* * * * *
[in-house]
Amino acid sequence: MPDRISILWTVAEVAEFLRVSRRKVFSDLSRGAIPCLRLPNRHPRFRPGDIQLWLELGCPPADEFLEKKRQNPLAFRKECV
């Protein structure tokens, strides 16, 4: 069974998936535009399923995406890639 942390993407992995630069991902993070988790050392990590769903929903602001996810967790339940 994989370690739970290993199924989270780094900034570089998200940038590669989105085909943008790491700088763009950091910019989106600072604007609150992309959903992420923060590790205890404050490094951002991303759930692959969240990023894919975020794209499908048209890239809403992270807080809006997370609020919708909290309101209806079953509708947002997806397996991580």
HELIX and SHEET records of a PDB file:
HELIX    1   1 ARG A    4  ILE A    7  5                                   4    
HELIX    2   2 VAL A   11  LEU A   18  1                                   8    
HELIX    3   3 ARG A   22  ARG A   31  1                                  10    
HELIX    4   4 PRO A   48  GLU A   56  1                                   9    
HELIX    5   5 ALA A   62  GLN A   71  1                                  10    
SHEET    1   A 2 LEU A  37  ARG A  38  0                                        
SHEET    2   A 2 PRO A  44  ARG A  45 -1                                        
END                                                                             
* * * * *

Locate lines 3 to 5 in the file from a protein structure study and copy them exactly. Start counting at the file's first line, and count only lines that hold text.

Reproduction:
């Protein structure tokens, strides 16, 4: 069974998936535009399923995406890639 942390993407992995630069991902993070988790050392990590769903929903602001996810967790339940 994989370690739970290993199924989270780094900034570089998200940038590669989105085909943008790491700088763009950091910019989106600072604007609150992309959903992420923060590790205890404050490094951002991303759930692959969240990023894919975020794209499908048209890239809403992270807080809006997370609020919708909290309101209806079953509708947002997806397996991580």
HELIX and SHEET records of a PDB file:
HELIX    1   1 ARG A    4  ILE A    7  5                                   4    